Light projection “Passages” by students from School of Design & Media, ITE College Central at The Arts House. Photo: Coconuts
Light projection “Passages” by students from School of Design & Media, ITE College Central at The Arts House. Photo: Coconuts

A minute’s walk from the National Gallery, the Art House facade greets visitors with Passages projected onto its exterior. It is created by students from the Institute of Technical Education College Central, projection artist Heider Ismail, and sound designer Safuan Johari. The striking visuals were meant to symbolize the carving out of new routes from unknown obstacles and unchartered paths.

An art installation from author Wesley Leon Aroozoo's book “I Want to Go Home” by art studio Mural Lingo, at The Arts House. Photo: Coconuts
An art installation from author Wesley Leon Aroozoo’s book “I Want to Go Home” by art studio Mural Lingo, at The Arts House. Photo: Coconuts
A mural painting from author Wesley Leon Aroozoo's “I Want to Go Home” book by art studio Mural Lingo, at The Arts House. Photo: Coconuts
A mural painting from author Wesley Leon Aroozoo’s “I Want to Go Home” book by art studio Mural Lingo, at The Arts House. Photo: Coconuts

Artworks by local studio Mural Lingo are on display at the entrance of The Arts House. Inspired by Wesley Leon Aroozoo’s documentary and book I Want to Go Home, the multi-sensory installation pay homage to the tale of a Japanese man who dove into sea every week to search for his wife, lost in the 2011 tsunami.

Art installation “Ways of Seeing” by architecture studio Zarch Collaboratives, just outside the Asian Civilisations Museum. Photo: Coconuts
Art installation “Ways of Seeing” by architecture studio Zarch Collaboratives, just outside the Asian Civilisations Museum. Photo: Coconuts
Another shot of the art installation “Ways of Seeing” by architecture studio Zarch Collaboratives, just outside the Asian Civilisations Museum. Photo: National Gallery Singapore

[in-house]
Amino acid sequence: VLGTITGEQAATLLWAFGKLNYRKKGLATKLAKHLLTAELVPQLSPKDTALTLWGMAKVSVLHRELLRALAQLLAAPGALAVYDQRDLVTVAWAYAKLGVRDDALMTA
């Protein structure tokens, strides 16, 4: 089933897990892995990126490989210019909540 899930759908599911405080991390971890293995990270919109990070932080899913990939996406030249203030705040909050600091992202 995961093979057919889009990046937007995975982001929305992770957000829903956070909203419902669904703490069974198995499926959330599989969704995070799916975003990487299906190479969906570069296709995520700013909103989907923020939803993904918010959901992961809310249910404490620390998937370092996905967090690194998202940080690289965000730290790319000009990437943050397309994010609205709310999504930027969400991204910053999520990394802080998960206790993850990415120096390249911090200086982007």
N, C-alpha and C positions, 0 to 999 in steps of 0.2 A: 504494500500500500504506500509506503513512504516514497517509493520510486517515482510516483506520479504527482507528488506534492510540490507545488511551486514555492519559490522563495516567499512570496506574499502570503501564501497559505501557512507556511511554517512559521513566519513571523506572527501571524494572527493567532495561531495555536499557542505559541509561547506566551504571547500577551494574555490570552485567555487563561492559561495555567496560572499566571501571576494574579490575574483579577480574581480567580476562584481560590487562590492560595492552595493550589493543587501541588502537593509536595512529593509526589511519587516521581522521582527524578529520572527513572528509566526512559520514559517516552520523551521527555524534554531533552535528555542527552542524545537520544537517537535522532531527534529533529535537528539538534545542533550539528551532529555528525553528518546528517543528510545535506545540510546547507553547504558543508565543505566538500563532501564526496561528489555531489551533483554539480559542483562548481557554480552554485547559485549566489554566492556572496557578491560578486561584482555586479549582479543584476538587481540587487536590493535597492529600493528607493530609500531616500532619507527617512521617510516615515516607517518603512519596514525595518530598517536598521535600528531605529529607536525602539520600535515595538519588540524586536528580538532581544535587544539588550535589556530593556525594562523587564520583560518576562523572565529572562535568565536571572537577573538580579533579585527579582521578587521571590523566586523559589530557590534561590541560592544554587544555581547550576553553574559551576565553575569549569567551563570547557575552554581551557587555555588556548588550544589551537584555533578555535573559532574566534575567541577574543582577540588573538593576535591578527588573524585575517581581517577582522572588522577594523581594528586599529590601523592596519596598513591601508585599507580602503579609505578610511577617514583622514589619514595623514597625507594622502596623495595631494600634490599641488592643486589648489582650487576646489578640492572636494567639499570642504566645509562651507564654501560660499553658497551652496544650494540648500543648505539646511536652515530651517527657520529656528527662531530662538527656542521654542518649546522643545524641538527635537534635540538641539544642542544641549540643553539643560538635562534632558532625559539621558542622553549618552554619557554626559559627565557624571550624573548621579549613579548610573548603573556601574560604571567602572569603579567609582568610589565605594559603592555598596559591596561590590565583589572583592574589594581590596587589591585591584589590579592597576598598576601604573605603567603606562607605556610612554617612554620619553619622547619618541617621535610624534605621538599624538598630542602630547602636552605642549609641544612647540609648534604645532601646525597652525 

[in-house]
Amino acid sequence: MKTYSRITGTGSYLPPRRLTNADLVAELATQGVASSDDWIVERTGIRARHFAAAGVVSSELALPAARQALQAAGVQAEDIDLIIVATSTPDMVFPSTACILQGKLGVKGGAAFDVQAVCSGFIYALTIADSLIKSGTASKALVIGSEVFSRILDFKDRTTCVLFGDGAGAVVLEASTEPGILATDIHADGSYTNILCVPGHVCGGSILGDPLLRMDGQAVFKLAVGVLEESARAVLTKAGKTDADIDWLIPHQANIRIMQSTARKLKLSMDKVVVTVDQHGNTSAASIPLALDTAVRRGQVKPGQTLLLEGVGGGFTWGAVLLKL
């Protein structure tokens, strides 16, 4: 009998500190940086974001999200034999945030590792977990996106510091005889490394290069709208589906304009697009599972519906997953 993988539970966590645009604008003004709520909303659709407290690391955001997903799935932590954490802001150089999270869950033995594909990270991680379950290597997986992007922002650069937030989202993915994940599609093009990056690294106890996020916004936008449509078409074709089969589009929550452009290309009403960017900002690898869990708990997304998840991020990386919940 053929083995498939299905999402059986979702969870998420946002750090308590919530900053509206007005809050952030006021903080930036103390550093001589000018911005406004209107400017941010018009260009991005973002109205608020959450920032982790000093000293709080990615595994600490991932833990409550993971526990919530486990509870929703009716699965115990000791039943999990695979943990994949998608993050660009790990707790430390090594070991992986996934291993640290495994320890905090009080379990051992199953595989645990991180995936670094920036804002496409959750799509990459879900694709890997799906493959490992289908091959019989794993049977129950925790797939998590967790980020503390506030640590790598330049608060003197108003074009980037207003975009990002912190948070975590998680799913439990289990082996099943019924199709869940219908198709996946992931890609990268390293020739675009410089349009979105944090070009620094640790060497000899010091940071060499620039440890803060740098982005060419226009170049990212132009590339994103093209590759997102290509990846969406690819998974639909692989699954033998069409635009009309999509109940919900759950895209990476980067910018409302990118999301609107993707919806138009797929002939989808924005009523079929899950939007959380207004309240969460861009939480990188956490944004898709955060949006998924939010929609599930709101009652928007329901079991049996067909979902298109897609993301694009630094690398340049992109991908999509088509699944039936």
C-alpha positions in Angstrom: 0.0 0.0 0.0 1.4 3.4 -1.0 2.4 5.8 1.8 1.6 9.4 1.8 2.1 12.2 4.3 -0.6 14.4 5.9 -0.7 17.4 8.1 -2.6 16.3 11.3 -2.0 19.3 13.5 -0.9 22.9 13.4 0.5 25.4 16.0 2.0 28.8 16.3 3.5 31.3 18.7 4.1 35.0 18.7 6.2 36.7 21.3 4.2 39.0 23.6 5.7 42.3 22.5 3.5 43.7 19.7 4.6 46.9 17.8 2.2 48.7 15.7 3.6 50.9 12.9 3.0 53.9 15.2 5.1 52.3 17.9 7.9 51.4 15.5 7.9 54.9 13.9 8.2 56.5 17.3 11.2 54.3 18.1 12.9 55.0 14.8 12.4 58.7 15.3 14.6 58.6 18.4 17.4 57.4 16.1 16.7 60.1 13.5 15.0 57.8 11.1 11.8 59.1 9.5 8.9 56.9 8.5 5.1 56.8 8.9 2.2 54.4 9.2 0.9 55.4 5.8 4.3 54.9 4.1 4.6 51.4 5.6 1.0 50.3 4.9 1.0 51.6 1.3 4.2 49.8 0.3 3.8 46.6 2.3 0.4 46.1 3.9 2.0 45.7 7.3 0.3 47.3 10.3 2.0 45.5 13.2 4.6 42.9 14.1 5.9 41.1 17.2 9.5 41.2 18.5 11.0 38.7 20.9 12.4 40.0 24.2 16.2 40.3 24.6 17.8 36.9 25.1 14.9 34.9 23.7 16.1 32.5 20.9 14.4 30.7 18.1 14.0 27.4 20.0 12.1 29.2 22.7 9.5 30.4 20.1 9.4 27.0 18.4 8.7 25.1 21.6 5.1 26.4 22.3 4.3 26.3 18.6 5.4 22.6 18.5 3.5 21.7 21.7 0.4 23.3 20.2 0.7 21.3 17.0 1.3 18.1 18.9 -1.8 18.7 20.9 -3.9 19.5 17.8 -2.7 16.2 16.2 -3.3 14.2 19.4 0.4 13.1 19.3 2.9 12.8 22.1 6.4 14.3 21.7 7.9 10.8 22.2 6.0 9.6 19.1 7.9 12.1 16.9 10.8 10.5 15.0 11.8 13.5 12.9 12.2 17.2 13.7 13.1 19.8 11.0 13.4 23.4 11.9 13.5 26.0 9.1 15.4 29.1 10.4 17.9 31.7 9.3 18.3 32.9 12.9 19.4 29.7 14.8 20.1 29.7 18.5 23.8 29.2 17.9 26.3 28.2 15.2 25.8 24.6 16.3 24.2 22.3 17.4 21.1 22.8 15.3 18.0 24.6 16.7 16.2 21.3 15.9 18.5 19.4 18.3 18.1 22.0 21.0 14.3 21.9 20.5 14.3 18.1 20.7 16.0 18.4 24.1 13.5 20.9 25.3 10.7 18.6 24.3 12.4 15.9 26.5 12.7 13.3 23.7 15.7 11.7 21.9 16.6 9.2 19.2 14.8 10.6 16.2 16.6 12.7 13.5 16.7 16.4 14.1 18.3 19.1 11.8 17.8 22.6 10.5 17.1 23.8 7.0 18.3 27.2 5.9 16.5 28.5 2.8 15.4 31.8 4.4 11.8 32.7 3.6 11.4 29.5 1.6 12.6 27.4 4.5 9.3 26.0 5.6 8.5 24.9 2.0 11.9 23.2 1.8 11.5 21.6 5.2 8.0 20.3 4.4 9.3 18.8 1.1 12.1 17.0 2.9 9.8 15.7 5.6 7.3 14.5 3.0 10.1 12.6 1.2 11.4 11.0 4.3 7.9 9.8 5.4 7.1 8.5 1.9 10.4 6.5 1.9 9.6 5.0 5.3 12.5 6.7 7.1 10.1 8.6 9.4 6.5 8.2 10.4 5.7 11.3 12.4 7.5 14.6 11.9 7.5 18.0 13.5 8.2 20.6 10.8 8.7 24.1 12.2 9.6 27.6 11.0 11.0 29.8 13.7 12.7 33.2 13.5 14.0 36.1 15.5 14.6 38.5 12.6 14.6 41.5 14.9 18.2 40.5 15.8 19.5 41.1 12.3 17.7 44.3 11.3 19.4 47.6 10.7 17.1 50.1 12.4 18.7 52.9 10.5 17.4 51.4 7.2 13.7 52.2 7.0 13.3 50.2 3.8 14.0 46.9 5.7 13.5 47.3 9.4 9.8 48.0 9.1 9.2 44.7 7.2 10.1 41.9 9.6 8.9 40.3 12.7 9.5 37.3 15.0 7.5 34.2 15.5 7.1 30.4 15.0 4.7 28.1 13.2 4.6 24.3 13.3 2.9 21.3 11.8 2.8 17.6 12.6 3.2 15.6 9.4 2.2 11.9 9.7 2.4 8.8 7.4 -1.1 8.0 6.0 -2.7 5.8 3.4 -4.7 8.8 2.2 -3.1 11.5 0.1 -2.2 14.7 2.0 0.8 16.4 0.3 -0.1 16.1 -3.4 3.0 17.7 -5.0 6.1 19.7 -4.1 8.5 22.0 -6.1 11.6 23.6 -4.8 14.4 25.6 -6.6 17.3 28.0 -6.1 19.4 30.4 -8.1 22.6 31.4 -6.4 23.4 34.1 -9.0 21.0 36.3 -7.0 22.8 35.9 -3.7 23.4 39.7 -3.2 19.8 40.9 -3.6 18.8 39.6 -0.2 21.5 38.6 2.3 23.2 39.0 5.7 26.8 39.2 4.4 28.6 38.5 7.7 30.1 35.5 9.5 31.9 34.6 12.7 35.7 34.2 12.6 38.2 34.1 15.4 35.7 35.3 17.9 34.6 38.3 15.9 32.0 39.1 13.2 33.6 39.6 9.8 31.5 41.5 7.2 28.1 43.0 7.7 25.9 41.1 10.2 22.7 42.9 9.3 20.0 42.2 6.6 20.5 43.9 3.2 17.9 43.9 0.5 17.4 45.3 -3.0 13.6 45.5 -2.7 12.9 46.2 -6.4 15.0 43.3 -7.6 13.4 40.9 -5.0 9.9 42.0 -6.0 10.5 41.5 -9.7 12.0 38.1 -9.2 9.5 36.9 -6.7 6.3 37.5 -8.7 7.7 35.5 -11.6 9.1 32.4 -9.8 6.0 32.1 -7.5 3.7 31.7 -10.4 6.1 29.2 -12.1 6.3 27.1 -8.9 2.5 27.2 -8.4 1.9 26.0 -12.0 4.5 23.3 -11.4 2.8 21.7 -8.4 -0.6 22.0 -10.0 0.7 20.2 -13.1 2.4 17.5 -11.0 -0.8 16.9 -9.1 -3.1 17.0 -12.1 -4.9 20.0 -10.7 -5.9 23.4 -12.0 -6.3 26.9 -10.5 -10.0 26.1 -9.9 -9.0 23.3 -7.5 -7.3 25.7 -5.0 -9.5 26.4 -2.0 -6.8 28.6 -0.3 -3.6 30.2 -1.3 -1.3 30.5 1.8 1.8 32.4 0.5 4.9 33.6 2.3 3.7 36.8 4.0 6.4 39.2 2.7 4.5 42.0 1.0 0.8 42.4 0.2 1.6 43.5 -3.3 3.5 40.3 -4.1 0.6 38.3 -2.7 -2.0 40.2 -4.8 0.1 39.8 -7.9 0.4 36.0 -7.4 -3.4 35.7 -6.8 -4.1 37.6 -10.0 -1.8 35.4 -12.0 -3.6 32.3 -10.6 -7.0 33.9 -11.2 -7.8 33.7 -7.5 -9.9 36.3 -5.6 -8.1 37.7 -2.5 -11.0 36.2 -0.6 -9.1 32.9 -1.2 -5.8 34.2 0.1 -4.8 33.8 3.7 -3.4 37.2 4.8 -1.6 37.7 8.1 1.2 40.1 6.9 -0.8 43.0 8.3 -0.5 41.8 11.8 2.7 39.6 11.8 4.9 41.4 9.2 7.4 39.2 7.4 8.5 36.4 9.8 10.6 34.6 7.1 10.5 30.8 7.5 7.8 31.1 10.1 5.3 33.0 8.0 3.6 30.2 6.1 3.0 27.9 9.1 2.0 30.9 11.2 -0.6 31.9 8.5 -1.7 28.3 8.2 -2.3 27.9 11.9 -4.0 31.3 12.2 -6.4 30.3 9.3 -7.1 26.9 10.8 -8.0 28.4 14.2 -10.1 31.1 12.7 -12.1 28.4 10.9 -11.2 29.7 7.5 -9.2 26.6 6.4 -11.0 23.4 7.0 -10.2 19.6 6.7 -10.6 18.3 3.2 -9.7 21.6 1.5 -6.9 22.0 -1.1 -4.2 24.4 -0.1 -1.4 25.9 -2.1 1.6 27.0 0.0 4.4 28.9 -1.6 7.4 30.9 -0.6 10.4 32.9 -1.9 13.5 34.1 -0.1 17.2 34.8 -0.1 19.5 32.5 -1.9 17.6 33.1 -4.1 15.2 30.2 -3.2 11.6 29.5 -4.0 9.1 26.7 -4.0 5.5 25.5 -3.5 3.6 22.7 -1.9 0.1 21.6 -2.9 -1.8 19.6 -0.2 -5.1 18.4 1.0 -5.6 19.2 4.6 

Another shot of the art installation “Ways of Seeing” by architecture studio Zarch Collaboratives, just outside the Asian Civilisations Museum. Photo: National Gallery Singapore

Outside the Asian Civilisations Museum, Ways of Seeing by Zarch Collaboratives invites audiences to peer through a giant metallic structure resembling a telescope to gain new perspectives.

Light projection “Absence of Presence” by students from School of Interactive & Digital Media, Nanyang Polytechnic at the Victoria Theatre and Concert Hall. Photo: National Gallery Singapore
Light projection “Absence of Presence” by students from School of Interactive & Digital Media, Nanyang Polytechnic at the Victoria Theatre and Concert Hall. Photo: National Gallery Singapore

Wrapping up the light trail is the smaller scaled projection shining on the facade of the Victoria Theatre and Concert Hall. Absence of Presence was done by Nanyang Polytechnic students, Singaporean designer William Chan, and sound designer Louis Quek. It explores how people are adapting to the pandemic reality.

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This article, All the lights guiding you through downtown Singapore for ‘Light to Night’ fest (Photos), originally appeared on Coconuts, Asia's leading alternative media company.